A detailed equipment list will be sent to all registered trip members. Participants are expected to furnish their own backpack and camping gear, as well as good raingear (including backpack cover), layers of clothing to keep you comfortable between 30-75 degrees, broken-in medium-weight waterproof boots, and other personal gear, eating utensils, toiletries, etc. Your personal backpack gear should weigh no more than 25 pounds as we will give you up to 15-17 pounds of commissary gear (in a bear canister). You may also find hiking poles helpful for stream crossings, steep downhills, and difficult terrain.
- Molvar, Erik, Hiking Colorado’s Maroon Bells-Snowmass Wilderness (A Falcon Guide).
- Kershaw, Linda J., Andy MacKinnon, and Jim Pojar, Plants of the Rocky Mountains.
- Dahms, David, Rocky Mountain Wildflowers (A Pocket Guide).
- Tekiela, Stan, Birds of Colorado.
The complete route of our trip can be found on Trails Illustrated Map #128 Maroon Bells Redstone, Marble. We will be using the following 7.5 minute USGS topographic maps: Snowmass Mountain and Maroon Bells; first and last days are primarily on Capitol Reef and Highland Peak. These are available by download or purchase at http://store.usgs.gov. Both leaders will be carrying these maps (or parts of them), so it would not be necessary to bring these except for your own interest and curiosity.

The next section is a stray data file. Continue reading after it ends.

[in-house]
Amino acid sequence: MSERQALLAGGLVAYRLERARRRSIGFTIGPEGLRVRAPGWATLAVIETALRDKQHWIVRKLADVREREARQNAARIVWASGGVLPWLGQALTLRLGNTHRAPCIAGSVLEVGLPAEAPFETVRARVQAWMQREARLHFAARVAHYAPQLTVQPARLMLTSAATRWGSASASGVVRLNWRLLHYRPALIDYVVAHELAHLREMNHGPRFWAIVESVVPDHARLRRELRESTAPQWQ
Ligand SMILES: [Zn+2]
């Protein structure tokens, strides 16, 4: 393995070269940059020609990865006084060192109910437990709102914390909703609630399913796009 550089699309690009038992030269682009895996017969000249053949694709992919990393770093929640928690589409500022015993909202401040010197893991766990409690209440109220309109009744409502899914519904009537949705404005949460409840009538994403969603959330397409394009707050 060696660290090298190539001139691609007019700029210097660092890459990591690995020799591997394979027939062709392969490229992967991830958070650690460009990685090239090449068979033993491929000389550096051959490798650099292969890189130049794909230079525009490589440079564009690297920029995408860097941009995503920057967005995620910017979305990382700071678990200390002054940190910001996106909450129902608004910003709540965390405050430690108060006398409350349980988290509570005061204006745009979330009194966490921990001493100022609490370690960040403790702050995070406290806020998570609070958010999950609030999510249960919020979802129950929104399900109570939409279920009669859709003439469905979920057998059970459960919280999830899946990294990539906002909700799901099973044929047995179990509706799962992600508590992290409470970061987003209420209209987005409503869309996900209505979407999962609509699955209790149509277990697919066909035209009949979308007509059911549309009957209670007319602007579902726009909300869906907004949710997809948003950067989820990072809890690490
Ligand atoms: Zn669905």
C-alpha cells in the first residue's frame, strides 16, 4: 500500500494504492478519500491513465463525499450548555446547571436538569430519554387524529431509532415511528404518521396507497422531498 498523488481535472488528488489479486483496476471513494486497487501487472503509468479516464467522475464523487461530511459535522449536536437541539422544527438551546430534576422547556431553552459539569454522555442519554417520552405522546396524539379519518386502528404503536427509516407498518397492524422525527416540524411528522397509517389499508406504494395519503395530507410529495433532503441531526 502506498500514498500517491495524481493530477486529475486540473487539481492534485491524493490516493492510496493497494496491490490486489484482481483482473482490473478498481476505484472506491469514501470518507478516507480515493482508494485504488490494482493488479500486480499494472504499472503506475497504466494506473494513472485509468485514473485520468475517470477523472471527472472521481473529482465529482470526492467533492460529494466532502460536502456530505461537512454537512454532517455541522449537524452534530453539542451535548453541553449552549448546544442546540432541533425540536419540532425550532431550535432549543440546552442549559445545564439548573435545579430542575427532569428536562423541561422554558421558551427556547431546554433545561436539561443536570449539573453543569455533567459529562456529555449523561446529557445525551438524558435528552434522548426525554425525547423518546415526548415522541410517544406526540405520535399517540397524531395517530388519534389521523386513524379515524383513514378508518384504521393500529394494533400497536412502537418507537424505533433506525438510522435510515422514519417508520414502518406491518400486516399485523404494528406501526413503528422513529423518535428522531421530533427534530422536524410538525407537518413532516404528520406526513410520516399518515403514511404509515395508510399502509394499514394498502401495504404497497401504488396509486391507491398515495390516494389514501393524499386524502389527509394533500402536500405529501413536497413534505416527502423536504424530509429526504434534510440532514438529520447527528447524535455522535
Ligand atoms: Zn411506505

We will discuss the Sierra Club’s role in protection of wild and wondrous places, the Wilderness Act that set aside areas such as the Maroon Bells-Snowmass Wilderness area, and some of the dangers and assaults on this natural environment.
The Maroon Bells Snowmass Wilderness is part of America’s 110 million-acre National Wilderness Preservation System, which provides protected habitat for rare and endangered plants and animals. These habitats include riparian zones near rivers and streams, mountain meadows, alpine tundra, conifer forests, and aspen groves. Warming climate, decreased annual snowpack, and reduction of surface water has significantly impacted these habitats. Mountain pine beetle infestation, decimation of lodgepole and ponderosa forests, dying aspen groves, habitat encroachment from development, and environmental concerns related to extraction of natural resources will be discussed. Participants are urged to share their experiences from their local activities, so we can all learn about new areas.
We will travel lightly upon the land by learning and practicing Leave No Trace principles throughout the trip. Reducing our camp footprint by sharing tents, camping in designated campsites to limit impact, and packing out all that we pack in (including food scraps) will help keep the wilderness as pristine as before so that those who come after us will have the same sense of discovery that we will have.
Sierra Club National Outings is an equal-opportunity provider and will operate under a permit from White River National Forest.